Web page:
This is a question I have been asked many times over the past 7 years since founding Elephanatics, an elephant advocacy organization in Vancouver, B.C. Elephanatics recently formed a coalition of organizations to include the Jane Goodall Institute of Canada, Humane Society International-Canada, Global March for Elephants and Rhinos – Toronto, and World Elephant Day. […]Why Worry About African and Asian Elephants in BC Canada? — Elephanatics
I couldn’t put it down from the moment I read the first page. The story of a missing anybody is always compelling. What happened to them? Why did they leave? Are they dead or alive? What led to their disappearance? And who is left behind to wonder?
Swimming Lessons is the story of Flora Coleman, a young woman whose mother disappears when she’s eleven. It’s also the story of her mother Ingrid Coleman, as told through letters she has written and hidden in books throughout their house to her famous husband, the writer, Gil Coleman.
Flora returns to her childhood ramshackle seaside home to help care for her ailing father who believes he has seen Ingrid. Flora, herself doesn’t believe her mother is dead and often sees her. You’re never sure whether this is real longing for a mother who simply disappears but is assumed drowned or if in fact, Ingrid, whose life had become isolated and unbearable disappeared herself.
Just as there are no certainties in life, the reader too must decide in the end what happened to Ingrid Coleman.
What makes this book so compelling is the contents of the letters Ingrid writes to Gil, each one revealing to him what she could never say during the course of their tumultuous marriage. In Ingrid’s last letter she instructs Gil on how to care for their two young children. Is it a suicide note or a goodbye of another kind?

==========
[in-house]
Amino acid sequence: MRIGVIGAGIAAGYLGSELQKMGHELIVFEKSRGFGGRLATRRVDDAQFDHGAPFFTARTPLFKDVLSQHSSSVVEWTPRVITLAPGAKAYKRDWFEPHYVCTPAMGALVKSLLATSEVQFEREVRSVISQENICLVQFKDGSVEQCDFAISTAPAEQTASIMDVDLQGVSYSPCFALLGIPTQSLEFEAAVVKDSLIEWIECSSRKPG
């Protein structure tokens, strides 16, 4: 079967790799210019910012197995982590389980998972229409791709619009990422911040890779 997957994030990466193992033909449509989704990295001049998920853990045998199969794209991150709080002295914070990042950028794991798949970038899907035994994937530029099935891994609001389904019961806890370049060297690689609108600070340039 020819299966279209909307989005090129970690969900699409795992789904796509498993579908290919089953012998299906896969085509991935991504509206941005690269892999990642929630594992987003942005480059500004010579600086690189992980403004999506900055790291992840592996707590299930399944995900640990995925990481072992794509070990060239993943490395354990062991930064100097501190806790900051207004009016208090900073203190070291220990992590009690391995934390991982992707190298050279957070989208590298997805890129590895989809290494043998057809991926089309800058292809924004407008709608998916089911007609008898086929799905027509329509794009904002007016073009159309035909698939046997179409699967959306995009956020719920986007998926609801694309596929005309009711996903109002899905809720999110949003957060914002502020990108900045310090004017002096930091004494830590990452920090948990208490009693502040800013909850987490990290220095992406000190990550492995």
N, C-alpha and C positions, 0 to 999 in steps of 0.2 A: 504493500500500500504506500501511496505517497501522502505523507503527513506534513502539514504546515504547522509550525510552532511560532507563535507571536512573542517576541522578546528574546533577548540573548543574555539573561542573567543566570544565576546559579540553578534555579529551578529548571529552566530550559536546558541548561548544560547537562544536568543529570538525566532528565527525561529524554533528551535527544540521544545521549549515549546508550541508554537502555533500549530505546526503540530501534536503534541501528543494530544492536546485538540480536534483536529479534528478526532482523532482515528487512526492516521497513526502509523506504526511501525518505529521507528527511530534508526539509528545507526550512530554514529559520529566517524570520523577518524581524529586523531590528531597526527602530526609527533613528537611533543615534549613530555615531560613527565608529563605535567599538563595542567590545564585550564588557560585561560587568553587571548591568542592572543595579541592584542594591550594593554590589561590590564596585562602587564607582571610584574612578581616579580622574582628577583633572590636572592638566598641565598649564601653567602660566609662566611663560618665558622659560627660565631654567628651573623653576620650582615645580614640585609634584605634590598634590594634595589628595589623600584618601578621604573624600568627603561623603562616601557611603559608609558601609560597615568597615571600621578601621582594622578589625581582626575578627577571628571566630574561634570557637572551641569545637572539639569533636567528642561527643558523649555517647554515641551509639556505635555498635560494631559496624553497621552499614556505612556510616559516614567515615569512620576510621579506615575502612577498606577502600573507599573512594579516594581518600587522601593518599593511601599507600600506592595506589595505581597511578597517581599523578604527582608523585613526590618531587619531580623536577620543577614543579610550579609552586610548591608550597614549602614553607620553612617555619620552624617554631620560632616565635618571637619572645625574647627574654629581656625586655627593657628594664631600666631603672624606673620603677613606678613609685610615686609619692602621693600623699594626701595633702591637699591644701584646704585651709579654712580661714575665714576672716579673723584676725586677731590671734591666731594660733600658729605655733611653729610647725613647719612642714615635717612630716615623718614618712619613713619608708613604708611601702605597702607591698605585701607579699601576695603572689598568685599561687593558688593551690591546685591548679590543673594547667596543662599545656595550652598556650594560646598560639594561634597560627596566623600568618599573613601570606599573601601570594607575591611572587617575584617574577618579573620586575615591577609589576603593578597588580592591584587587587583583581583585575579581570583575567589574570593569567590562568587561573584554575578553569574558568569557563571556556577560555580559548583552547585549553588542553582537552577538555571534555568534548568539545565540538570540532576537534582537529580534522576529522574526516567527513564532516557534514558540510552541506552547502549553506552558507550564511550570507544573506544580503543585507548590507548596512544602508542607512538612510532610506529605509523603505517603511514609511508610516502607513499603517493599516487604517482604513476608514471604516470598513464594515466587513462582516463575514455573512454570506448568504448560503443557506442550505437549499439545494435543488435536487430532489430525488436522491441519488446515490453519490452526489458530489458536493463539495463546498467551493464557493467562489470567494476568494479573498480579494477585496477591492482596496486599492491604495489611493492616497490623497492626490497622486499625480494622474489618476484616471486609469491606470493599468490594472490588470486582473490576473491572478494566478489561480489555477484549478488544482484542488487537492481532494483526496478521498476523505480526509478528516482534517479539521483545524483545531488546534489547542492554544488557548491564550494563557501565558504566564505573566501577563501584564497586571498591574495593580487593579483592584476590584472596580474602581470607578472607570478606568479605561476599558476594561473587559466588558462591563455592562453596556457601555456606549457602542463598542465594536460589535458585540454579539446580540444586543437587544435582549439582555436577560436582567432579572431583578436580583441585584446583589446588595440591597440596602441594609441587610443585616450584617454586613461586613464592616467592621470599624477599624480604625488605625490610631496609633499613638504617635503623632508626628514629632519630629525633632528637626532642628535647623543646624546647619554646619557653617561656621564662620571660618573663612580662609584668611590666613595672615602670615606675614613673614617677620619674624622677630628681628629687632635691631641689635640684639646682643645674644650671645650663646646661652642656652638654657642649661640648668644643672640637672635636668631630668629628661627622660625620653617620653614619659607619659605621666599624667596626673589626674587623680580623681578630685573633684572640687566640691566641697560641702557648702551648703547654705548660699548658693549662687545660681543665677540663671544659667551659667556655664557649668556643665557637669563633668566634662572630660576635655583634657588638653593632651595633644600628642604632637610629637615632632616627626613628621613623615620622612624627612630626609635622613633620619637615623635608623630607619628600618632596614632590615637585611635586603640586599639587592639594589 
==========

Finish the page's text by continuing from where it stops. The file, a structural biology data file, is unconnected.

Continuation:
That she has reason to leave him is clear. When they first meet in the sixties in London, he is her handsome, flamboyant English instructor almost twenty years her senior, and she is a twenty year old student from Norway. Everything from the very beginning screams, run away, choose life number two and stay free, as her friend Louise warns her but she falls deeply in love and becomes pregnant. And the rest is history. She can’t escape the reality of her life as a somewhat reluctant mother, a husband who is emotionally and physically absent and the numerous heartbreaks along the way. That she lasted as long as she did seems a miracle but the letters describing the heady romance of their early days seems deep enough to last a lifetime and this love, in spite of everything, keeps her hanging on. If only he had loved her as she had loved him. And when she does think of leaving, the reality of being a young woman with no education stop her at the front door. How could she manage?
In the end Flora, her youngest daughter has to decide if she can let her mother live or if she has to put her to rest. It’s how we square the circle and find peace in the end and each one including Gil finds it their own way.
I loved this book. It was beautifully written, giving the reader an incredible sense of place and time and a snapshot of a young woman who’s heart was broken by love.
Thanks to the amazing Jane Goodall for her op-ed in today’s Globe and Mail in honour of World Elephant Day. Please sign our petition or write your MP to end the legal trade of ivory in Canada today.
Why hasn’t Canada banned the elephant ivory trade?
by Jane Goodall – The Globe and Mail